Hulu on Monday announced 10 original and exclusive TV shows that will premiere this summer, including one from writer-director-actor Kevin Smith. Smith, known for the cult classic Clerks and numerous other films, will host a half-hour movie “revue” for movie lovers, which will be available on Hulu and Hulu Plus beginning June 4th. “I have always wanted to do a show that provides an open forum for real fans to discuss real movies in real time and that’s what ‘Spoilers’ is about. As a filmmaker and lover of movies, I understand that ultimately it’s the fans who make the film. So in this show, we do not review movies, we revere them,” said Smith. In August, Hulu will launch a travel series called “Up To Speed” from filmmaker Richard Linklater, and in the same month, the company will premiere “an edgy male comedy” called “We Got Next.” The streaming website will also carry seven TV shows that have never been available before in the U.S., including “Rev.,” “The Yard,” “Pramface,” “Derren Brown: Inside Your Mind,” “The Promise” and “Little Mosque,” along with the second season of the sci-fi thriller, “The Booth at the End.” Hulu’s press release follows below. More →
New data from Nielsen suggests that console owners are using their Xbox 360, PS3 and Wii game consoles to stream video content more than ever before. “Streaming now represents a reported 14 percent of Xbox 360 time, 15 percent of PS3 time and 33 percent of Wii time,” Nielsen said Wednesday. The market research firm explained that the growth in time spent streaming was driven by services such as ESPN 3, Netflix, MLB Network and Hulu, but that time spent using consoles also increased overall. Console usage during the first half of 2011 jumped 7% from the same time period last year. Nielsen said gaming is the most popular activity on Xbox 360 (34% of usage), the PS3 is most used for DVD/Blu-ray viewing (22% of usage) and the Wii is used most for offline gaming (55% of usage). More →
Verizon CEO Lowell McAdam recently took the stage during a UBS conference in New York where he explained that Verizon once considered purchasing Hulu. McAdam did not comment on another rumor, which suggests that Verizon is working on building its own video streaming service that could compete with the likes of Netflix and Amazon. Reuters first reported on the rumor and said the service could be deployed next year in areas where Verizon doesn’t offer its FiOS broadband and TV products. It is unclear what programming partners Verizon is speaking with, although Reuters suggested Epix or Viacom would be two content companies that might be interested. “If this deal comes true it’s not clear to me what Verizon would bring to the table that is materially different to what others like Amazon offer,” Bernstein Research analyst Carlos Kirjner told Reuters. McAdams did admit that, while Verizon may not be purchasing Hulu now, his company “[continues] to look at alternatives.” More →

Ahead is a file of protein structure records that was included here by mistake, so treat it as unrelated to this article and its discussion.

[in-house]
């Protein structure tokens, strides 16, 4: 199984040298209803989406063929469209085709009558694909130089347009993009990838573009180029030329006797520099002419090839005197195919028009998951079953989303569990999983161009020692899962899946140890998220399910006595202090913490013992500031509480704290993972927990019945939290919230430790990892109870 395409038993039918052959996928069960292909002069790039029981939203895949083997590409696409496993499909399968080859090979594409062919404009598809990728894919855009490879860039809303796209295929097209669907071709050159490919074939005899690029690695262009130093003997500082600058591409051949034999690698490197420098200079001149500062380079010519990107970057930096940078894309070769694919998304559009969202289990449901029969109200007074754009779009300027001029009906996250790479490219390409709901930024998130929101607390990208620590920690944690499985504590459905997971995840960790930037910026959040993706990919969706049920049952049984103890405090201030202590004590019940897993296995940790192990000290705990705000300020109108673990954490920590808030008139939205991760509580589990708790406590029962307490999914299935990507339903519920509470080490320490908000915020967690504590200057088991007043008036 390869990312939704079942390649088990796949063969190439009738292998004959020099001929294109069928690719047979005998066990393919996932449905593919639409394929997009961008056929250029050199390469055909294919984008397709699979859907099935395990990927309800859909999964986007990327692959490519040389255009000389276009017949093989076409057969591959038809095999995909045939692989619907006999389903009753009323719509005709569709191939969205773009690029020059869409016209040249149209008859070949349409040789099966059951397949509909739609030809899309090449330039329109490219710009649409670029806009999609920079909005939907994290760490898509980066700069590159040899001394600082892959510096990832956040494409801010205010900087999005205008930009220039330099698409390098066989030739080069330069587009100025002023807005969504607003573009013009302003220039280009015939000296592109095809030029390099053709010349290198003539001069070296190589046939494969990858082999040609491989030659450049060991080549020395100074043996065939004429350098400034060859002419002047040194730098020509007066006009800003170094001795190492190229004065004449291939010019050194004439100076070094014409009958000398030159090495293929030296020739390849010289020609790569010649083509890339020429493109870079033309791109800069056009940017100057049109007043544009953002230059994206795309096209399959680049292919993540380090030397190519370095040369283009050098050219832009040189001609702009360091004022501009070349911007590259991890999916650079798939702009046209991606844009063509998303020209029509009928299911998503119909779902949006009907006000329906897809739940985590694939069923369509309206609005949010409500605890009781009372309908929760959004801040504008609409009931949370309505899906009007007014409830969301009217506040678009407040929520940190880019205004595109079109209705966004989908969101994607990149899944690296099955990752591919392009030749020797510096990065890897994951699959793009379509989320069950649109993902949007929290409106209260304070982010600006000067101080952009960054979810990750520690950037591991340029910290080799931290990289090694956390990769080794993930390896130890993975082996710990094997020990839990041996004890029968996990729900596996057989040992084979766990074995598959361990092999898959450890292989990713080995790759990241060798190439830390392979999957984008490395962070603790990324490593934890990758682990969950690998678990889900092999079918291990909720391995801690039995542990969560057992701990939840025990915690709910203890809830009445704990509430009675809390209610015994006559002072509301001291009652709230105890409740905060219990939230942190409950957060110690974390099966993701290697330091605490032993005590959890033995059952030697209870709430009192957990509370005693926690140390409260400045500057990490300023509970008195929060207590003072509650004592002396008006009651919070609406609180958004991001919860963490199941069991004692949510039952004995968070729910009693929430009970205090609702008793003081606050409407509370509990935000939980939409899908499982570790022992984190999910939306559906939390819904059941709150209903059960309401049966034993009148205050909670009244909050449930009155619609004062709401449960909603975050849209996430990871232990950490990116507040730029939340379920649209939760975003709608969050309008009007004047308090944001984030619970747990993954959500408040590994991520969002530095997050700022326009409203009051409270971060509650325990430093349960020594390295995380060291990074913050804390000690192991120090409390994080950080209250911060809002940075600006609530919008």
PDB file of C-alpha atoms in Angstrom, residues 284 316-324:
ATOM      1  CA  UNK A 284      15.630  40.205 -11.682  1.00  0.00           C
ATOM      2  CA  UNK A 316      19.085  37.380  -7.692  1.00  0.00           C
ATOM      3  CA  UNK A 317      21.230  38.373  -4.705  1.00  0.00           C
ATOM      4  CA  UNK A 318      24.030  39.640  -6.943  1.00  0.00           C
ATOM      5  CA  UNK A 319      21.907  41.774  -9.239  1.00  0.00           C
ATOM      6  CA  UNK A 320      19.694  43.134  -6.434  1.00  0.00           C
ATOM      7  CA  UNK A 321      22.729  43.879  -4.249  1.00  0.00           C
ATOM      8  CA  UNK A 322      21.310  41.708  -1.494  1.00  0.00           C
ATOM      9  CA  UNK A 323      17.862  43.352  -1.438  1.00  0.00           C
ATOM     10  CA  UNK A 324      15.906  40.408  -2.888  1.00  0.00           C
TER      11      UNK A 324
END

Bids for the online streaming company Hulu are due on Wednesday but it is still unclear what the company’s future will hold. Bidders will “submit proposals with wide price ranges based on what types of television shows Hulu would license, when those shows would become available on Hulu and how long the agreements would stretch,” The Wall Street Journal said in a report. Most recently, Hulu changed its licensing terms and now offers television shows eight days after they air, which could turn some viewers off from the service entirely. Previously, Hulu allowed viewers to watch their favorite shows for free the day after they aired, a much more attractive option. Hulu Plus subscribers can still watch new episodes the next day. Rumors surfaced in July that Apple was pondering a Hulu purchase and The Wall Street Journal said Amazon, Google, DirecTV and Yahoo are among those who have been named as potential bidders. Industry insiders have suggested company could fetch between $500 million and $2 billion.
Hulu has confirmed that it is considering a third subscription option that would allow users to stream ad-free TV shows and movies for a higher monthly fee. “We’re currently an ad supported service but are looking into the option of a higher priced ad-free option,” a Hulu representative stated from an official Twitter account. Hulu made several additional comments to the same effect on Friday from its customer support Twitter account. The move would be an interesting one; Hulu dropped the price of its Hulu Plus premium subscription service to $7.99 last November, presumably due at least in part to slower than expected consumer adoption. A new pricier plan in spite of the recent price drop, that could also potentially anger network partners, is a tough pill to swallow —especially as the company looks for a buyer.
A firm named Rovi Corp has filed a complaint with the U.S. District court of Delaware alleging that Hulu infringes on one of its patents. Rovi Corp is not often in the headlines but its client list sports names of big hitter tech firms. Reuters said that Rovi licenses technology to Apple, Comcast and Microsoft and is even used to support the back-end of BlockBuster’s On Demand service and Best Buy’s CinemaNow. Hulu was put up for sale on June 24th and a number of companies are rumored to have been considering a bid on the streaming media company, including Apple. Hulu has yet to comment on the lawsuit. More →